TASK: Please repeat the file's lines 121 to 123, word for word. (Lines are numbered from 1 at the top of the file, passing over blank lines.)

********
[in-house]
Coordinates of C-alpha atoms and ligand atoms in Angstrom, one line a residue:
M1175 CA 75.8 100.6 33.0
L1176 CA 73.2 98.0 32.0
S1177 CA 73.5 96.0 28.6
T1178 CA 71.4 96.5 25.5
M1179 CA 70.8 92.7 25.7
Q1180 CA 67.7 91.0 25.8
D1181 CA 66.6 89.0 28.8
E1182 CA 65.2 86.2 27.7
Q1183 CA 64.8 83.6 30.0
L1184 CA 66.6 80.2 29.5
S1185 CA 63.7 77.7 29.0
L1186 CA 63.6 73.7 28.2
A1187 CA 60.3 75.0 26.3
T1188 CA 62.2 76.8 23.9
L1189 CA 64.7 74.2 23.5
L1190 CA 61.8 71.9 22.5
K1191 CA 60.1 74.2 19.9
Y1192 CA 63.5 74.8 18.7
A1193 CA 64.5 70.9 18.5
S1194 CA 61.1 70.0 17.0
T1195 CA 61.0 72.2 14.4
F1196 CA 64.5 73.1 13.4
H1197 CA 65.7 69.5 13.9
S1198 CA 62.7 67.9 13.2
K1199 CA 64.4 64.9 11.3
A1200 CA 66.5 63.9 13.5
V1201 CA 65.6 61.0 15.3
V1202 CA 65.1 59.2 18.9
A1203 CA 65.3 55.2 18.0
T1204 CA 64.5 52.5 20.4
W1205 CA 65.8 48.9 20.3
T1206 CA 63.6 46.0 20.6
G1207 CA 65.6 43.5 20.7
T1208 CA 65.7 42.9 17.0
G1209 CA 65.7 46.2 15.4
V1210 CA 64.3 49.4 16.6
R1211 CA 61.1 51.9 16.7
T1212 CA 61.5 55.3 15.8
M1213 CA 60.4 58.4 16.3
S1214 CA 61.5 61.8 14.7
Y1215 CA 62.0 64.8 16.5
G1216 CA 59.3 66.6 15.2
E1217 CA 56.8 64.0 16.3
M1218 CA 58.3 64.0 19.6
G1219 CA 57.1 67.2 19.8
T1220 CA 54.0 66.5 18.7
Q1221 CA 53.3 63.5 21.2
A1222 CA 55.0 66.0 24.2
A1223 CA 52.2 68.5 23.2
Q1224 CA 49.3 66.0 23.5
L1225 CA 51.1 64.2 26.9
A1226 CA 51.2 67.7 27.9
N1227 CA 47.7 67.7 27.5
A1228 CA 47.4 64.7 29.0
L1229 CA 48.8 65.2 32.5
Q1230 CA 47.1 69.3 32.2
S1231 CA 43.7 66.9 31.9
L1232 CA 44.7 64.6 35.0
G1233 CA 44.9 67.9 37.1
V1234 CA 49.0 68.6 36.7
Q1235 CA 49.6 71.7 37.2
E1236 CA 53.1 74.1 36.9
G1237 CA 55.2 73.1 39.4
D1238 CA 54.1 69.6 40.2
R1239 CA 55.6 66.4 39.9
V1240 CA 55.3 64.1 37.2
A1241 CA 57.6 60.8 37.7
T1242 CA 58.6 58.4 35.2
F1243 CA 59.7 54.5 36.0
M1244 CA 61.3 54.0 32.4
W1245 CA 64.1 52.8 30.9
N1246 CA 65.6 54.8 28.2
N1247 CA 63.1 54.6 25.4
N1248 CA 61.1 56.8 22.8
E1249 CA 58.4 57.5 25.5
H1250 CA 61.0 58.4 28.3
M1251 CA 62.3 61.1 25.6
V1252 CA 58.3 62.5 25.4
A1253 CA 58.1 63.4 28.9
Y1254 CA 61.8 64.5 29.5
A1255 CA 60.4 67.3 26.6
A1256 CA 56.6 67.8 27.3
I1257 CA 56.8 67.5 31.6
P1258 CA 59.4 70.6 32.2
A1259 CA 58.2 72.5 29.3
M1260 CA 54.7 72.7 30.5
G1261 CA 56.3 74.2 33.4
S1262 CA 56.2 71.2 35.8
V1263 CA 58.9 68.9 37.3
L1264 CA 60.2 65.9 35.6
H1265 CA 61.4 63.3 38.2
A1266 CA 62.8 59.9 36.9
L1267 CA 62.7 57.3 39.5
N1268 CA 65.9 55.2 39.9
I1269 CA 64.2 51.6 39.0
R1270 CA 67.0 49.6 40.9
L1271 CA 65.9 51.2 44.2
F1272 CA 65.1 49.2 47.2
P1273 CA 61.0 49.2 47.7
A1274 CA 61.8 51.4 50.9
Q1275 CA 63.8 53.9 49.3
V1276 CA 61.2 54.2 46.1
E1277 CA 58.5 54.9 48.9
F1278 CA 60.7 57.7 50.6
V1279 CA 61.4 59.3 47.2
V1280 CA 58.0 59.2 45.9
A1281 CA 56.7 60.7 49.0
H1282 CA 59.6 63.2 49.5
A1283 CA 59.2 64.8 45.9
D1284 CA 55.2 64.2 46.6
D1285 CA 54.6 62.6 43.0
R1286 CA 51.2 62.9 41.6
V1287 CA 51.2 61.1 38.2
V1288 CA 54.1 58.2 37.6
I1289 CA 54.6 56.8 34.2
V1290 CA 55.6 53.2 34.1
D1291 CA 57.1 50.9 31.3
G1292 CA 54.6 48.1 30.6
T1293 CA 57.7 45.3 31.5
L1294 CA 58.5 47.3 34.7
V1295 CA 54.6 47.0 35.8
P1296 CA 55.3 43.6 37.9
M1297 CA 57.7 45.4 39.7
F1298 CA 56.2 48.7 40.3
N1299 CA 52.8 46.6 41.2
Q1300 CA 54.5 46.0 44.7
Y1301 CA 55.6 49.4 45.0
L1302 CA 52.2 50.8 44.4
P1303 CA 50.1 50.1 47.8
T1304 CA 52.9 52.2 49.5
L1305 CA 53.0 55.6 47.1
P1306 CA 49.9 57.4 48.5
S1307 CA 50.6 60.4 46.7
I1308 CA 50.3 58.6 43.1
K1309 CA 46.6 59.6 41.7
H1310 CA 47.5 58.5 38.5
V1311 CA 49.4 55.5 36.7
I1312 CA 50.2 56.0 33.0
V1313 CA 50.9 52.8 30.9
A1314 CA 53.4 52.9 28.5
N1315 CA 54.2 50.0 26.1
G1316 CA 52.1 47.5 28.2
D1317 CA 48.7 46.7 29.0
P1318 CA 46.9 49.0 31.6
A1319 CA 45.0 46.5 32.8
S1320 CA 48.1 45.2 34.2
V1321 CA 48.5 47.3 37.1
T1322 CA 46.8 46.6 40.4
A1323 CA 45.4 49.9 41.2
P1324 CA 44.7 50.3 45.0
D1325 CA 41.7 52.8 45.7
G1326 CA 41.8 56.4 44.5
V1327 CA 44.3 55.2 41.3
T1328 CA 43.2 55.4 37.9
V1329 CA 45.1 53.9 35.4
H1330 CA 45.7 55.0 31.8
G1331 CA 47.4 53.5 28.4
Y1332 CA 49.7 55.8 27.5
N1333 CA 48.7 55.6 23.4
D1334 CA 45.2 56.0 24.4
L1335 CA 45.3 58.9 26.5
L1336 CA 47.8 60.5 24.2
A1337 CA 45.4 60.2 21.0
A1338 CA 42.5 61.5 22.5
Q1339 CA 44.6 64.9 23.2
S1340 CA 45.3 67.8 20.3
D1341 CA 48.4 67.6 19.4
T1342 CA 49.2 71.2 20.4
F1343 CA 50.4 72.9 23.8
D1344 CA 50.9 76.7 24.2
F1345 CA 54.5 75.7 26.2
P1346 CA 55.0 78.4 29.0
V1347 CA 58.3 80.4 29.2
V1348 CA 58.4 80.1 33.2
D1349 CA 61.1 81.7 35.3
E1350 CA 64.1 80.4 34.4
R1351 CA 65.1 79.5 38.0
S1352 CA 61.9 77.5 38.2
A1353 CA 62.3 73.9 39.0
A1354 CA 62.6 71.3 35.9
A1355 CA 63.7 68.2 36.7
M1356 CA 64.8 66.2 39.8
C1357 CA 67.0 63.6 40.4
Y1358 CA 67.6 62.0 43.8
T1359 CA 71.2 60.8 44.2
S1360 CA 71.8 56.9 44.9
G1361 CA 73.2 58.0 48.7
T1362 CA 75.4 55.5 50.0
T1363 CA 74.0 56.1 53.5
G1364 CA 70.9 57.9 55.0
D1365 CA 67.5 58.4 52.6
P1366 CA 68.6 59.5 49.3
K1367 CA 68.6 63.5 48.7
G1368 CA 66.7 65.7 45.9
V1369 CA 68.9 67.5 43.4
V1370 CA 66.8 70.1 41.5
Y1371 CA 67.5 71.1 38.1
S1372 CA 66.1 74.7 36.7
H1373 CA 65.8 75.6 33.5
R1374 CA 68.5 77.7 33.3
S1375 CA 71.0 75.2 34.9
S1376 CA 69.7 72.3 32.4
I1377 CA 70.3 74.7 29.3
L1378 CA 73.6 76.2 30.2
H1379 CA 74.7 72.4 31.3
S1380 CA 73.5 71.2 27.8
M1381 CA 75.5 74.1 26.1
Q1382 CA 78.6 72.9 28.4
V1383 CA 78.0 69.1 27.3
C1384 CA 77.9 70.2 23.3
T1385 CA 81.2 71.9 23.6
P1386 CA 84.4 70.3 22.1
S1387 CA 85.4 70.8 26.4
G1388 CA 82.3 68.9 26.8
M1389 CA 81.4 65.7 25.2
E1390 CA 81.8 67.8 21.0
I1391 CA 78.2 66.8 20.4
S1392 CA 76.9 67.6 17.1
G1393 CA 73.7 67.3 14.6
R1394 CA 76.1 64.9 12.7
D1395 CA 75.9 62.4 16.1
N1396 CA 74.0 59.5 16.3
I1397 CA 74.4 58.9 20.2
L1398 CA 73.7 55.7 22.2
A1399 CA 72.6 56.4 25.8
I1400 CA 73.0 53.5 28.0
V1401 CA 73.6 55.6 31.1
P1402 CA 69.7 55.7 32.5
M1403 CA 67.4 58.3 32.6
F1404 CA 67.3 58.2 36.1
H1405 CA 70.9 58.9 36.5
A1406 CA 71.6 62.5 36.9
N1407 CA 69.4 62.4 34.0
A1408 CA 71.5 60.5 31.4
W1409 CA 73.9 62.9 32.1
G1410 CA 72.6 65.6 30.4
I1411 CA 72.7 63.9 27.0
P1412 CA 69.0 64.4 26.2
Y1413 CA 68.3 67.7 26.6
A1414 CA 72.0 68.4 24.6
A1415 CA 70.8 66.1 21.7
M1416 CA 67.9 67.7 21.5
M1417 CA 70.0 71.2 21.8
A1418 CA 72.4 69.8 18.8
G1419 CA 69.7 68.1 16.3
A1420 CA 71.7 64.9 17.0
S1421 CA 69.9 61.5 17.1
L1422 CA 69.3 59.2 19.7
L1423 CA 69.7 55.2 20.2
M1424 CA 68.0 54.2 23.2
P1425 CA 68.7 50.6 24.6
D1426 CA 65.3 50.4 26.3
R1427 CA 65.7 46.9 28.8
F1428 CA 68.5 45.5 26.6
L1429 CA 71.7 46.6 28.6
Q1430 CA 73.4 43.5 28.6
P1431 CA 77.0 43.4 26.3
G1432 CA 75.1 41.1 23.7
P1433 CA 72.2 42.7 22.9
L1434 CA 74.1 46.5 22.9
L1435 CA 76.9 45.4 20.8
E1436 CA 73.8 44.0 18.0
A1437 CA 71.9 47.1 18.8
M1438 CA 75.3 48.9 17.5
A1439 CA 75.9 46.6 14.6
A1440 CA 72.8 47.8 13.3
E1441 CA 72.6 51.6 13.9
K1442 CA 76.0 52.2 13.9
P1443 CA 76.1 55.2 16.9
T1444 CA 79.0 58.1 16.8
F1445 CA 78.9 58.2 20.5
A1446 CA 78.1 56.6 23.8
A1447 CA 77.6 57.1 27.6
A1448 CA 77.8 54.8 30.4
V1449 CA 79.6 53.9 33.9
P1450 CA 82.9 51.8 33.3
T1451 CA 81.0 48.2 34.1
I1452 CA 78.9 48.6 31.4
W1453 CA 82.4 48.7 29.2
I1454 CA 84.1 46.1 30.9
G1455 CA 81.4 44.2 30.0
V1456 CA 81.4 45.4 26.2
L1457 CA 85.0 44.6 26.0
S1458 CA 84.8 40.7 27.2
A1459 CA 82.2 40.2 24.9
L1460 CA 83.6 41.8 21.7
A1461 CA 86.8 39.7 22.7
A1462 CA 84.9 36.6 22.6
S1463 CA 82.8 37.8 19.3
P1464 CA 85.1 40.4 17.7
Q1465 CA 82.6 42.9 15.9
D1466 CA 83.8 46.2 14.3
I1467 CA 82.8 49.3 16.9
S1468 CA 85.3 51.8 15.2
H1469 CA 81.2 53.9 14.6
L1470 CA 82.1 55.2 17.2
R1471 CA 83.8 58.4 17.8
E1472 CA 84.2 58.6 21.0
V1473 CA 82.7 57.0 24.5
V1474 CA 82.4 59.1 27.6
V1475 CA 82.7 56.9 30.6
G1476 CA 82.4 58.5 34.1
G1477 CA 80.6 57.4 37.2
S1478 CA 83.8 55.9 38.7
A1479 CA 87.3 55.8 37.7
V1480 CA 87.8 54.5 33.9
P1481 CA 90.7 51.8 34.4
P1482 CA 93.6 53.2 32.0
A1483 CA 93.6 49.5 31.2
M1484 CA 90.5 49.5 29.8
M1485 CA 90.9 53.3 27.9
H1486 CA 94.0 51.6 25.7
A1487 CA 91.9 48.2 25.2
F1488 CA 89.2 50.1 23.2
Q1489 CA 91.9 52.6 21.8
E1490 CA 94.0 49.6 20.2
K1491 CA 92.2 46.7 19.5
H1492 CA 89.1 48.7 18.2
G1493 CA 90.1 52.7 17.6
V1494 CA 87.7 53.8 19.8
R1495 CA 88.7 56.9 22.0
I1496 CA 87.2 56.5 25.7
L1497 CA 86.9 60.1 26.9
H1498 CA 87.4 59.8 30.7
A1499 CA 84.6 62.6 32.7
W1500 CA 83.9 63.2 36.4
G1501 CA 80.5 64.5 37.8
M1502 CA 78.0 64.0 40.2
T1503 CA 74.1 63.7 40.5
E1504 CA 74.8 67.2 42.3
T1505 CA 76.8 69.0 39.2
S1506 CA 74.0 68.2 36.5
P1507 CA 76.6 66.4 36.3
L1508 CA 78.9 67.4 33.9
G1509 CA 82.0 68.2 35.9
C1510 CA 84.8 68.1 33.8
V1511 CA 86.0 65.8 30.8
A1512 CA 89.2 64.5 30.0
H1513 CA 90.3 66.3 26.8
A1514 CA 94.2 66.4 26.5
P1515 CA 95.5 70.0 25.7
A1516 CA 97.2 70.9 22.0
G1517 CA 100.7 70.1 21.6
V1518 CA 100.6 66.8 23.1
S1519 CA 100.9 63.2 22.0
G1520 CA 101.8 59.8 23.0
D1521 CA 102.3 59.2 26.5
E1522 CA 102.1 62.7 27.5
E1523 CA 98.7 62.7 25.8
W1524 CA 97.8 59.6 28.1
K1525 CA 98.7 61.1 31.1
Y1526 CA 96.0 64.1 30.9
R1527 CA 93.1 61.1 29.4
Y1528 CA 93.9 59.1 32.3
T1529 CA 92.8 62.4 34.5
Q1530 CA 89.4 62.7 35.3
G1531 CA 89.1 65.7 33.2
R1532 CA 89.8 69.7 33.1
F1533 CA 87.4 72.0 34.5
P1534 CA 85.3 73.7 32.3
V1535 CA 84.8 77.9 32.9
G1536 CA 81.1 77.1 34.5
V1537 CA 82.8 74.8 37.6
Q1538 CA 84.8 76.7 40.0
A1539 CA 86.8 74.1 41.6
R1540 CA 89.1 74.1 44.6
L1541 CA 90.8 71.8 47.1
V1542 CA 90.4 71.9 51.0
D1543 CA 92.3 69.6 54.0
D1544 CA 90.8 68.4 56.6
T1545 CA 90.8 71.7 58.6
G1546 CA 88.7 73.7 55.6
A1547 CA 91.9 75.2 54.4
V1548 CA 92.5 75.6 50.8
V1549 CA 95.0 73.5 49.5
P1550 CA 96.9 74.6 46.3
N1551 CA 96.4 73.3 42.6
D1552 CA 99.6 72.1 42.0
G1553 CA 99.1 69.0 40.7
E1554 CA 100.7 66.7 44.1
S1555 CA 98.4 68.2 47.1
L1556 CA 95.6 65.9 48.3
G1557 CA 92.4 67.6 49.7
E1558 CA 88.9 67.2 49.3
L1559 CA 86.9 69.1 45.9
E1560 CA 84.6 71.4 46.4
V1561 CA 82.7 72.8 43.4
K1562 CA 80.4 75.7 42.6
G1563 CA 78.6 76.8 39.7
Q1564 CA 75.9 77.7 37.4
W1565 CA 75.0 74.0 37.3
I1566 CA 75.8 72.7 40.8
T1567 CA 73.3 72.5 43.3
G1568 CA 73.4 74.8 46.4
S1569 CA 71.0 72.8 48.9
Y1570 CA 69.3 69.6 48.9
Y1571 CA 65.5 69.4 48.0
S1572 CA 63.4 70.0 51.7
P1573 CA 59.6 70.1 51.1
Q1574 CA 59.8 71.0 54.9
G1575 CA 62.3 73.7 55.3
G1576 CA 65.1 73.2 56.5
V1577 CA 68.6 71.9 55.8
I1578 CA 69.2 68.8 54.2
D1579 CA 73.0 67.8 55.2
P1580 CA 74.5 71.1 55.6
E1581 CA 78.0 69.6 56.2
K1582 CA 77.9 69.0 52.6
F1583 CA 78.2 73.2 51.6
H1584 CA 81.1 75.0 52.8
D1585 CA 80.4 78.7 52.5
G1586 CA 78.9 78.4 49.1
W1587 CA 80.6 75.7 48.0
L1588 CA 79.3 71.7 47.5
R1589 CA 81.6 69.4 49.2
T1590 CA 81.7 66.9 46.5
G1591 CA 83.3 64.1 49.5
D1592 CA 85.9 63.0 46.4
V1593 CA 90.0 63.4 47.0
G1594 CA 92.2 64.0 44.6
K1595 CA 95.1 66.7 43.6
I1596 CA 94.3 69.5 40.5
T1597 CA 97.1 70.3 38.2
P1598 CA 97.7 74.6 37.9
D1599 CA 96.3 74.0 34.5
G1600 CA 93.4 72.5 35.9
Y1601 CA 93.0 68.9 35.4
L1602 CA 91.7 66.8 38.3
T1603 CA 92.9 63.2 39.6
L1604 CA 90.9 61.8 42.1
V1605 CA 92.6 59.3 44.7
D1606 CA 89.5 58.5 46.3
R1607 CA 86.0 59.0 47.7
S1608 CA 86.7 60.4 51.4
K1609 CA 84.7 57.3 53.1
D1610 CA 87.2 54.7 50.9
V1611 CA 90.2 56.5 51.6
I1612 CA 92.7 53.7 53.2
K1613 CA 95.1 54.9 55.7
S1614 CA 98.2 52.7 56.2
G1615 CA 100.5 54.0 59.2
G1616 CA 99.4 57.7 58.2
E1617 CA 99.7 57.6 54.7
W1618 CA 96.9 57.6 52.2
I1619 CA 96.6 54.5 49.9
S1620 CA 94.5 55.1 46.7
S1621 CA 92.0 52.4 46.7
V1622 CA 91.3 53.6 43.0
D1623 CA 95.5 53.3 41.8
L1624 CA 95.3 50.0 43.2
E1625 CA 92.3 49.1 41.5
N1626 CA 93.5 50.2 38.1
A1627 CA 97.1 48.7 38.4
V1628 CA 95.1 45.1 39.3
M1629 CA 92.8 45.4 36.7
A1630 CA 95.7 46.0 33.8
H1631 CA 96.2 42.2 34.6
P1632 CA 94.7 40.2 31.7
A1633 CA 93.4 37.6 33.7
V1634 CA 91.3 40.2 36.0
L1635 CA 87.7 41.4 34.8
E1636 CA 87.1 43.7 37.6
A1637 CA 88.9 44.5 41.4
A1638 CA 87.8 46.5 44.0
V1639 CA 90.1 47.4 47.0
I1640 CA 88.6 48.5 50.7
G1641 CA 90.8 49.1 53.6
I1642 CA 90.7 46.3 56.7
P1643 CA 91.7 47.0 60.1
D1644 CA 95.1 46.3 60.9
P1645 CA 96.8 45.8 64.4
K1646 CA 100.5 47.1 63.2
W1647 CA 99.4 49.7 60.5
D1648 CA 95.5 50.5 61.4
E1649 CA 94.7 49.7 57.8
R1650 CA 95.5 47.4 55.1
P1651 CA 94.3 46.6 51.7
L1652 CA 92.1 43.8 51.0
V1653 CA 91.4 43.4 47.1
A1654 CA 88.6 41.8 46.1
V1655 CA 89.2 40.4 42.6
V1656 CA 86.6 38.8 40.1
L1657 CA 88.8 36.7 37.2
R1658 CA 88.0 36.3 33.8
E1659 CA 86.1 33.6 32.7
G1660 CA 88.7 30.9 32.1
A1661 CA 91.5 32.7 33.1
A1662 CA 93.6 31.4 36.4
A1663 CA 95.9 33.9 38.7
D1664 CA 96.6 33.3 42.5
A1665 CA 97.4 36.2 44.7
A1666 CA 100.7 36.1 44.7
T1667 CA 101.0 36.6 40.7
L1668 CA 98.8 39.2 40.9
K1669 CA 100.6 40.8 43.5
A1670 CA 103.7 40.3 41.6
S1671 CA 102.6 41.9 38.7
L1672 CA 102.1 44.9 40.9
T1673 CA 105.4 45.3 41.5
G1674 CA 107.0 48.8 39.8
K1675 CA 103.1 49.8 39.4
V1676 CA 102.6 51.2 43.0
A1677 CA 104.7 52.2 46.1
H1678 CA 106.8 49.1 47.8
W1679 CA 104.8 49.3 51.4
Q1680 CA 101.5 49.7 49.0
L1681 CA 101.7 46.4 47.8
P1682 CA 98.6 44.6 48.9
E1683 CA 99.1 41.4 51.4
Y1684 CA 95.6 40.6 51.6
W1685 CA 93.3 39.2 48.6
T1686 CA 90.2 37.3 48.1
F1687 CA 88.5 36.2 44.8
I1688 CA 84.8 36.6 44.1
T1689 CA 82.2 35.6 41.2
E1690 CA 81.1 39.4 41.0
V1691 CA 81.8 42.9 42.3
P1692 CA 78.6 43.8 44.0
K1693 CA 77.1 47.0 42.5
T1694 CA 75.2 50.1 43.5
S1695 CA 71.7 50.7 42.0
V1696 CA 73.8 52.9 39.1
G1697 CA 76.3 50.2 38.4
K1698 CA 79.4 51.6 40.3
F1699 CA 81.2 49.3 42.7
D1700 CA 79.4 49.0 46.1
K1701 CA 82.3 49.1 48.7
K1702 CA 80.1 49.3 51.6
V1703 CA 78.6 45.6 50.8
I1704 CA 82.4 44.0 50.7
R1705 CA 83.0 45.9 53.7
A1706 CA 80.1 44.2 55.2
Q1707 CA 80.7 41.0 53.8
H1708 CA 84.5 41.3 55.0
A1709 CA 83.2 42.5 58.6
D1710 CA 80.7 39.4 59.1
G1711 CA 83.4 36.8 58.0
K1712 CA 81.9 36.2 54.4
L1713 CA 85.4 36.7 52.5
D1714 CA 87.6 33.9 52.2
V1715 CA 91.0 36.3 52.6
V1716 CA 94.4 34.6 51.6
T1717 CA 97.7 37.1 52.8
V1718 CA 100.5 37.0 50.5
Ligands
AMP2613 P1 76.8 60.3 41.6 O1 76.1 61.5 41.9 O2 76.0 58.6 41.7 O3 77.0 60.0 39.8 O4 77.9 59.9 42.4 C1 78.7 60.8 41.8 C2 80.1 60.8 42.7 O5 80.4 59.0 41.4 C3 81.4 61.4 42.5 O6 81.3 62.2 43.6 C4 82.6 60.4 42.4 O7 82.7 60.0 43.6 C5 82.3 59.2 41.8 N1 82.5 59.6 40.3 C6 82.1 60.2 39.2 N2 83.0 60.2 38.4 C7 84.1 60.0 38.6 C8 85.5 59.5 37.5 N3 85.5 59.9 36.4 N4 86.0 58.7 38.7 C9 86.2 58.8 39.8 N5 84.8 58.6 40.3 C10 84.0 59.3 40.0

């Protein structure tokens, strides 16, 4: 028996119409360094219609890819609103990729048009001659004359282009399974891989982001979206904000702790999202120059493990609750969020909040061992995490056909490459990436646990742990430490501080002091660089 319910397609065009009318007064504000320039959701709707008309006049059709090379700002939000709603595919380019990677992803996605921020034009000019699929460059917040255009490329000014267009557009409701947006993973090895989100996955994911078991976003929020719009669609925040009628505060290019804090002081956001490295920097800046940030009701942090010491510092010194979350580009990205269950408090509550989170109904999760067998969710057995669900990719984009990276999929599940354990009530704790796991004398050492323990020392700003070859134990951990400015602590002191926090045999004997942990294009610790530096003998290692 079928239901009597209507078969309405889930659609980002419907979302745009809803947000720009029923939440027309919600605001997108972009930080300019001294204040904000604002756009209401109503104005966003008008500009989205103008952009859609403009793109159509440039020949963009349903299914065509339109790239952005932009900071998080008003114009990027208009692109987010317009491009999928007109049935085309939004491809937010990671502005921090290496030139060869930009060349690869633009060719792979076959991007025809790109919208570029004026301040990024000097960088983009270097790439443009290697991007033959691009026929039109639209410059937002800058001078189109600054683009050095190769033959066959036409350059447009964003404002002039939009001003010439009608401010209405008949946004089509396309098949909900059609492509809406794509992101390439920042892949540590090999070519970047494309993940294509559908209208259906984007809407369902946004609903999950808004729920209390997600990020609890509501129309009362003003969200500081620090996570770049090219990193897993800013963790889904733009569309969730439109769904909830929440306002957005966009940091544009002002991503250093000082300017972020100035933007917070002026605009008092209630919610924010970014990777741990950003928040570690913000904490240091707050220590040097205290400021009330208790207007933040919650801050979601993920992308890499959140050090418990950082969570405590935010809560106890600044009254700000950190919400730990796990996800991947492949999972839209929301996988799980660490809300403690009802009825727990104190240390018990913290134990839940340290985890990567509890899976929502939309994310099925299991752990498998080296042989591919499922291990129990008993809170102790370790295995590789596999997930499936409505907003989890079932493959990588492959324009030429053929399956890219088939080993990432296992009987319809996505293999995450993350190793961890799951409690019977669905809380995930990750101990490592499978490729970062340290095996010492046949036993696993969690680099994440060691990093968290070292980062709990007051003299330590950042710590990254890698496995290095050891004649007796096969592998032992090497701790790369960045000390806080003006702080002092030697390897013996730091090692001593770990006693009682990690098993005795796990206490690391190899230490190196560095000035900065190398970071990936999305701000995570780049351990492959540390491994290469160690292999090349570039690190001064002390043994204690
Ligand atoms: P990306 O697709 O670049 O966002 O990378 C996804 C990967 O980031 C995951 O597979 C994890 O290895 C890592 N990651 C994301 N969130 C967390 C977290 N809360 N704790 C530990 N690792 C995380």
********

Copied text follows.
T1293 CA 57.7 45.3 31.5
L1294 CA 58.5 47.3 34.7
V1295 CA 54.6 47.0 35.8